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Publication Pathways

Creative Writing Alumni Follow Many Avenues To Publish

By Bill Schneider MA ’13

As the Wilkes graduate creative writing program nears its 10th anniversary, director and co-founder Bonnie Culver is discussing plans for a celebration to be held during the January 2015 residency. “We’ve been gathering information about our alums, faculty, and current students,” says Culver. “Our plan is to produce a celebratory book that offers a snapshot of what everyone connected to the program has done and continues to do.”

Culver, who recently was named president of the Association of Writers and Writing Programs’ national board of trustees, says the book project will showcase alumni and faculty from the program and their successes in a variety of outlets.


Morowa Yejide PhotoMorowa Yejide’s novel Time of the Locust tells the story of a 7-year-old autistic boy and his supernatural relationship with his incarcerated father.

For Yejide MFA’12, it’s also a tale of persistence. She worked for two years to find a publisher for the novel, which will be released in June 2014 by Atria Books, a division of Simon & Schuster. The book also was named one of the 10 finalists for the PEN/Bellwether Prize for Socially Engaged Fiction after what she describes as a soul-crushing effort to find an agent. The prize is given to a work of high literary merit that addresses issues of social justice.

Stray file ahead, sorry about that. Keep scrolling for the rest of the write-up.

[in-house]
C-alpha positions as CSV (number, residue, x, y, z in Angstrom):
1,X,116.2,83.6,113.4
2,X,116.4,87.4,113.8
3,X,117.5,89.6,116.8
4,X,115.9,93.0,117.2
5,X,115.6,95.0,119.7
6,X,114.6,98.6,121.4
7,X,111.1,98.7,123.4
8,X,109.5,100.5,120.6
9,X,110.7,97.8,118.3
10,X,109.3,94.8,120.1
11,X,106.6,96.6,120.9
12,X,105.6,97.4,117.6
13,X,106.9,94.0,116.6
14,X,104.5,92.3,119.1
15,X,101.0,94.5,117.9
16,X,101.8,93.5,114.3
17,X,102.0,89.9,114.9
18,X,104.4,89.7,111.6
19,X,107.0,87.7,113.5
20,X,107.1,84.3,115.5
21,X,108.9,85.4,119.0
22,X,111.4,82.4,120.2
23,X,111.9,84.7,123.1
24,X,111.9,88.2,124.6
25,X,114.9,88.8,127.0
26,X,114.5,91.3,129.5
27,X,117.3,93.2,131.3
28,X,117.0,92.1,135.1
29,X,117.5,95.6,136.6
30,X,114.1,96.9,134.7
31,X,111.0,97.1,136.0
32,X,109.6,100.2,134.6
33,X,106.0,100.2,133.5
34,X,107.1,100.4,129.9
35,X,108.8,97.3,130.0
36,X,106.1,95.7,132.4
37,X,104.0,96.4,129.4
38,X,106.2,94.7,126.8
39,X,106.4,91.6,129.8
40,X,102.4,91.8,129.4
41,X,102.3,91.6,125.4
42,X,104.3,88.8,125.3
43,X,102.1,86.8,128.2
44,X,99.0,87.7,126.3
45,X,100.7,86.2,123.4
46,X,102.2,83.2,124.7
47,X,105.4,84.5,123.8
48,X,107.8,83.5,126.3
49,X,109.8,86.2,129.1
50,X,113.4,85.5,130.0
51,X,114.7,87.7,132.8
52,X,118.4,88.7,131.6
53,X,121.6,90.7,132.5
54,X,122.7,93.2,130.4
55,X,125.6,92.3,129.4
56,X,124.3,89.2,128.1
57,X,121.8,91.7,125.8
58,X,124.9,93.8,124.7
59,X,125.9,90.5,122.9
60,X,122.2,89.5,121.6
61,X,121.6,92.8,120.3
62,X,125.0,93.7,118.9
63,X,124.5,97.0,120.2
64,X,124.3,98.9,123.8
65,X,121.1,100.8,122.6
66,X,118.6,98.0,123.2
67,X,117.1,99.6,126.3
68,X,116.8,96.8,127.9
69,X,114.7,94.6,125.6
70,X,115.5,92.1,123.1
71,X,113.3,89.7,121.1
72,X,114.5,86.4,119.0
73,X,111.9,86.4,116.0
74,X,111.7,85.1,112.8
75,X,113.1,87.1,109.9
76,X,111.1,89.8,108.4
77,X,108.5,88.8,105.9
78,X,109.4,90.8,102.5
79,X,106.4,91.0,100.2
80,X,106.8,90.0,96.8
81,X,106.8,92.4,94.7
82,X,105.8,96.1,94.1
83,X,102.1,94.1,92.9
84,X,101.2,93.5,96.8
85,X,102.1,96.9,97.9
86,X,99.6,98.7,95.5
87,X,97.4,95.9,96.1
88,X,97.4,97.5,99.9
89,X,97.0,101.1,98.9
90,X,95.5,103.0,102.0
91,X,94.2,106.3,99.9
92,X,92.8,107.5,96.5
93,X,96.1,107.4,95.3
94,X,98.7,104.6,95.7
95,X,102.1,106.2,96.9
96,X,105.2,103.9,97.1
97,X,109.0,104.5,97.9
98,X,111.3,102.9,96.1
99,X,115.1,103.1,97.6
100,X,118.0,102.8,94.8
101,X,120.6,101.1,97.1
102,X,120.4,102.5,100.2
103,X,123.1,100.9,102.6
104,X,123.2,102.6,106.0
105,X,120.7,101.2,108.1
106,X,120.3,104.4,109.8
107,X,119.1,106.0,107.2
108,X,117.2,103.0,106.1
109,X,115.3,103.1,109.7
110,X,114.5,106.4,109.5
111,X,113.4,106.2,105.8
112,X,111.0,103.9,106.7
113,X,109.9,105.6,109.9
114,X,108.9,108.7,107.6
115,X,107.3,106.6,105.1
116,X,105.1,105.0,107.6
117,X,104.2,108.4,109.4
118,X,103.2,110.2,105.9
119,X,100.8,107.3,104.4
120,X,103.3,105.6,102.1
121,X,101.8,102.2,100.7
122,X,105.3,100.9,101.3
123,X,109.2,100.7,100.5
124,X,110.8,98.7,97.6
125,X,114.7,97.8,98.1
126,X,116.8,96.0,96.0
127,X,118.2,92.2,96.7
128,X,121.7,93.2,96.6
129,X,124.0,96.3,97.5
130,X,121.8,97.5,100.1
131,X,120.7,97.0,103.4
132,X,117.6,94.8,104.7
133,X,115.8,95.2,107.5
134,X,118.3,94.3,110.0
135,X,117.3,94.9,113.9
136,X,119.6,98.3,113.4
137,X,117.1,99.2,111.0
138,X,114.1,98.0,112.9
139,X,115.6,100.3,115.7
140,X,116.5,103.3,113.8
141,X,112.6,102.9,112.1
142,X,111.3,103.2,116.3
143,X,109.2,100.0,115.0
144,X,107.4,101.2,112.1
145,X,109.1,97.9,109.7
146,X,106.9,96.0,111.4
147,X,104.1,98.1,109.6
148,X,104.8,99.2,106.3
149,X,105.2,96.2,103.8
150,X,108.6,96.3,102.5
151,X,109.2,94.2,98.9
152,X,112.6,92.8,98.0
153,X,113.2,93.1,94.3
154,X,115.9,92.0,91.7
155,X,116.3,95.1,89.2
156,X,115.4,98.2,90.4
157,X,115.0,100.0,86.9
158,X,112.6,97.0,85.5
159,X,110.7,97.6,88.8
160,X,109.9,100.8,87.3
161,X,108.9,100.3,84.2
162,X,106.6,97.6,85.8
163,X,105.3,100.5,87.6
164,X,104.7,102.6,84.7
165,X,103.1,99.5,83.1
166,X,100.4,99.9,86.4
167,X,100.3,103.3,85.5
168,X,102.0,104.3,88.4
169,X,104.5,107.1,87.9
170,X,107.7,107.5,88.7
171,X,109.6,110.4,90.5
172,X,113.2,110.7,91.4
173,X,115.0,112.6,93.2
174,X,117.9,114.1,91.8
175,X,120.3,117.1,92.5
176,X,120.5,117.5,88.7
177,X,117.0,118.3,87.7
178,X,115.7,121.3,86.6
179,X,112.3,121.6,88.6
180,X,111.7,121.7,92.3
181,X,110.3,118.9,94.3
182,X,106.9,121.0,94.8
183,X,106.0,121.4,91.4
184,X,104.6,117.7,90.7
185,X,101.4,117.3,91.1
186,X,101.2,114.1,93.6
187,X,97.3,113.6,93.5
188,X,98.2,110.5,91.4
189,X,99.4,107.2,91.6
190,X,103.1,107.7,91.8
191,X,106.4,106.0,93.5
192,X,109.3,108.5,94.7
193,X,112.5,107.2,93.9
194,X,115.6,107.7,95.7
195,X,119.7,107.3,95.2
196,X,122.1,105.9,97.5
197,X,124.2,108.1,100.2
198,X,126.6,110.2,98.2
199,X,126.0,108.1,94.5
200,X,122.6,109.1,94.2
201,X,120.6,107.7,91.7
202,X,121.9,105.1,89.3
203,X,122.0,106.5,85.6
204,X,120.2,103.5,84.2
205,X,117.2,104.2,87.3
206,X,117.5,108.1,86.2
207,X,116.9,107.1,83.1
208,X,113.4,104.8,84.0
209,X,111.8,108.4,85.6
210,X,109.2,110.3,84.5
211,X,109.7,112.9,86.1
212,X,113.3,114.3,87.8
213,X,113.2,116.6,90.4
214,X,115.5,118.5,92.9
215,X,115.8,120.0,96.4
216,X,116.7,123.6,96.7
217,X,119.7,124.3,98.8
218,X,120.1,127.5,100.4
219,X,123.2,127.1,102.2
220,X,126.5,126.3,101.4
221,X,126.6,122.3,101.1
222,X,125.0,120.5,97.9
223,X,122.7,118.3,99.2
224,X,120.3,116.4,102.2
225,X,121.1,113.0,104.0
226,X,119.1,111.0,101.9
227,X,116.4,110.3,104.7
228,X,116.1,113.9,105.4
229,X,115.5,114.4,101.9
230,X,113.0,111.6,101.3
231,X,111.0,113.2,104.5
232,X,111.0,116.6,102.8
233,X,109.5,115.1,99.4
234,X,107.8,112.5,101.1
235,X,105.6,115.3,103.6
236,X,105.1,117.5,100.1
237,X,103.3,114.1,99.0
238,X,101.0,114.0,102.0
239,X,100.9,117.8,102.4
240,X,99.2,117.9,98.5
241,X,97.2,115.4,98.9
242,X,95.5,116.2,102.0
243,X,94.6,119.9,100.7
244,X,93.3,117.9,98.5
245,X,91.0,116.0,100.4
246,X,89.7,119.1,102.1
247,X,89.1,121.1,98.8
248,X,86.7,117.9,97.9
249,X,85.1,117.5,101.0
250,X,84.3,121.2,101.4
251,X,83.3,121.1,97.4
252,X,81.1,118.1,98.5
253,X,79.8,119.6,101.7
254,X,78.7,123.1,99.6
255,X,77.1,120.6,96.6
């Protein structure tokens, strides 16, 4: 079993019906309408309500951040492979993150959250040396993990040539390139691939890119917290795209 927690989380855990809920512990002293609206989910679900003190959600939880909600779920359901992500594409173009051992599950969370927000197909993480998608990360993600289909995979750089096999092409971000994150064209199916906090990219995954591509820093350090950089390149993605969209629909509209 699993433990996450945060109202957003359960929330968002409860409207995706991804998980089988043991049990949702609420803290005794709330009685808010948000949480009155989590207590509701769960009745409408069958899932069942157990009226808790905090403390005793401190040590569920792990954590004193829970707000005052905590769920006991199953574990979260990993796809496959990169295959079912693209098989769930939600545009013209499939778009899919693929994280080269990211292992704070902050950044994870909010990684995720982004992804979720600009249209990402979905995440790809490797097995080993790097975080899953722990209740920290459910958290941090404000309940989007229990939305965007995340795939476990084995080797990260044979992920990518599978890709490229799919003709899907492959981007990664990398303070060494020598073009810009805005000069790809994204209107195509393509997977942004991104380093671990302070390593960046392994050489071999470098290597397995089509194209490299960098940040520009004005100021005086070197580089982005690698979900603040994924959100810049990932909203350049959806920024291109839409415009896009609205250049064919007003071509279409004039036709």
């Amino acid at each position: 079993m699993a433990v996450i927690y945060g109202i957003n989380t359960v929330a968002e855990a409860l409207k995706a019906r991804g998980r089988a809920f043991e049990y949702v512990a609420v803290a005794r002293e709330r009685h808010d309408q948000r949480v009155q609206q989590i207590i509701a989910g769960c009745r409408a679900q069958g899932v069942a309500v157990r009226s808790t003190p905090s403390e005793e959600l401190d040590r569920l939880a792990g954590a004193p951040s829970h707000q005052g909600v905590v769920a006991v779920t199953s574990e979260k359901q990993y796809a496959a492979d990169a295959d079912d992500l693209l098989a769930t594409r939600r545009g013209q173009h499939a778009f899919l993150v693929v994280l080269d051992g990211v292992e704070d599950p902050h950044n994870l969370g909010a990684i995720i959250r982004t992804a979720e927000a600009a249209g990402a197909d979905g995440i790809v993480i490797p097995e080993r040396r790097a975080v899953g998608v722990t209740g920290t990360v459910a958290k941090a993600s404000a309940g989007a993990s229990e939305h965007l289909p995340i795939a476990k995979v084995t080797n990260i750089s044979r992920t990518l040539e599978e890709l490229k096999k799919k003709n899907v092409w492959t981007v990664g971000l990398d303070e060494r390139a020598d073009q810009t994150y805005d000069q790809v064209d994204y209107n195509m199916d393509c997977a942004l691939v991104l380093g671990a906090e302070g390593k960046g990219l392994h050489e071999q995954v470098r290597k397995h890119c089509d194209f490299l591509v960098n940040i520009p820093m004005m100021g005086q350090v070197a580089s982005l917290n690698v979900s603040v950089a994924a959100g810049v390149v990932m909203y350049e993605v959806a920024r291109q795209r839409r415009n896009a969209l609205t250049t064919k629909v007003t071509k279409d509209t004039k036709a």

Morowa Yejide MFA '12's debut novel, Time of the Locust, is publishing in June 2014.

Morowa Yejide MFA ’12’s debut novel, Time of the Locust, is publishing in June 2014.

Yejide described her relationship with a very large publisher to be like standing on a large platform with a microphone, providing her a chance to shout above the crowd. “There are no guarantees in today’s publishing world,” she says. “It’s sink or swim. When I signed with Atria, I went in expecting to continue to push my work largely on my own … to continue to navigate my little boat. Now there is this larger trade wind behind me that might help to move me along a little better.” Continue reading

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Coal Crackers

Krista Gromalski ’91 Launches Newspaper Written By Students in Pennsylvania’s Coal Region

By Bill Thomas ’13

Gromalski counsels two student journalists.

Gromalski counsels two student journalists. PHOTO BY CHUCK ZOVKO

Several members of the Coal Cracker staff are gathered around a table, discussing story ideas for the independent newspaper’s next issue. On the agenda is a look at the current state of music programs in area schools, the first installment of a humorous advice column and a historical retrospective focusing on the effects of the infamous Centralia mine fire.

It’s a scene you’d find in any newsroom, except this one is on the second floor of the Mahanoy City Public Library in Schuylkill County, Pa. The reporters range in age from 8 to 14.

“I came upon this idea at a time in my life where I was thinking a lot about where I’m from. This area has great history, but it is changing,” Coal Cracker creator Krista Gromalski ’91 says, referring to Mahanoy City, her hometown and the base of operations for the fledgling newspaper. Continue reading